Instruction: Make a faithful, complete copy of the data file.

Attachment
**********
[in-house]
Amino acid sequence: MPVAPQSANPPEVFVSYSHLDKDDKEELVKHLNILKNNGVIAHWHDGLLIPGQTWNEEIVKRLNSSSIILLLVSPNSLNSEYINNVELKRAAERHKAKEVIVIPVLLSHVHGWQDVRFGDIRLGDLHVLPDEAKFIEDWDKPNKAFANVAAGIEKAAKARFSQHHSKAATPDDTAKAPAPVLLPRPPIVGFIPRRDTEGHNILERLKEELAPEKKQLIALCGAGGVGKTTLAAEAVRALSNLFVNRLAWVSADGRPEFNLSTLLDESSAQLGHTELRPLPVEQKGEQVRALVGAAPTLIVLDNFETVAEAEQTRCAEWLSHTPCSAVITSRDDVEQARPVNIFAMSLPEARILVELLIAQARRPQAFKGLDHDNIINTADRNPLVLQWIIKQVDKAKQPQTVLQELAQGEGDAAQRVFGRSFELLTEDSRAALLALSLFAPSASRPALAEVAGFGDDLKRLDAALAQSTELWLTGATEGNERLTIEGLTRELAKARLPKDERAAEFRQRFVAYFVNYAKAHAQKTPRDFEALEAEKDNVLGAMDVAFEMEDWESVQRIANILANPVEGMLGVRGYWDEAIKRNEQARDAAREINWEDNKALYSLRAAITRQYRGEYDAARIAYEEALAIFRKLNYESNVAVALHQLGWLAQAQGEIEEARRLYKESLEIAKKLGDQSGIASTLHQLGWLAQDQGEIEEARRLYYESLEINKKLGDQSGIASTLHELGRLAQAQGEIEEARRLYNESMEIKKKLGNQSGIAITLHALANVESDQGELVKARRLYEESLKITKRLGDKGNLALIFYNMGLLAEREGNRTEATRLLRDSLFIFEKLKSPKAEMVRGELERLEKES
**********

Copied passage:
[in-house]
Amino acid sequence: MPVAPQSANPPEVFVSYSHLDKDDKEELVKHLNILKNNGVIAHWHDGLLIPGQTWNEEIVKRLNSSSIILLLVSPNSLNSEYINNVELKRAAERHKAKEVIVIPVLLSHVHGWQDVRFGDIRLGDLHVLPDEAKFIEDWDKPNKAFANVAAGIEKAAKARFSQHHSKAATPDDTAKAPAPVLLPRPPIVGFIPRRDTEGHNILERLKEELAPEKKQLIALCGAGGVGKTTLAAEAVRALSNLFVNRLAWVSADGRPEFNLSTLLDESSAQLGHTELRPLPVEQKGEQVRALVGAAPTLIVLDNFETVAEAEQTRCAEWLSHTPCSAVITSRDDVEQARPVNIFAMSLPEARILVELLIAQARRPQAFKGLDHDNIINTADRNPLVLQWIIKQVDKAKQPQTVLQELAQGEGDAAQRVFGRSFELLTEDSRAALLALSLFAPSASRPALAEVAGFGDDLKRLDAALAQSTELWLTGATEGNERLTIEGLTRELAKARLPKDERAAEFRQRFVAYFVNYAKAHAQKTPRDFEALEAEKDNVLGAMDVAFEMEDWESVQRIANILANPVEGMLGVRGYWDEAIKRNEQARDAAREINWEDNKALYSLRAAITRQYRGEYDAARIAYEEALAIFRKLNYESNVAVALHQLGWLAQAQGEIEEARRLYKESLEIAKKLGDQSGIASTLHQLGWLAQDQGEIEEARRLYYESLEINKKLGDQSGIASTLHELGRLAQAQGEIEEARRLYNESMEIKKKLGNQSGIAITLHALANVESDQGELVKARRLYEESLKITKRLGDKGNLALIFYNMGLLAEREGNRTEATRLLRDSLFIFEKLKSPKAEMVRGELERLEKES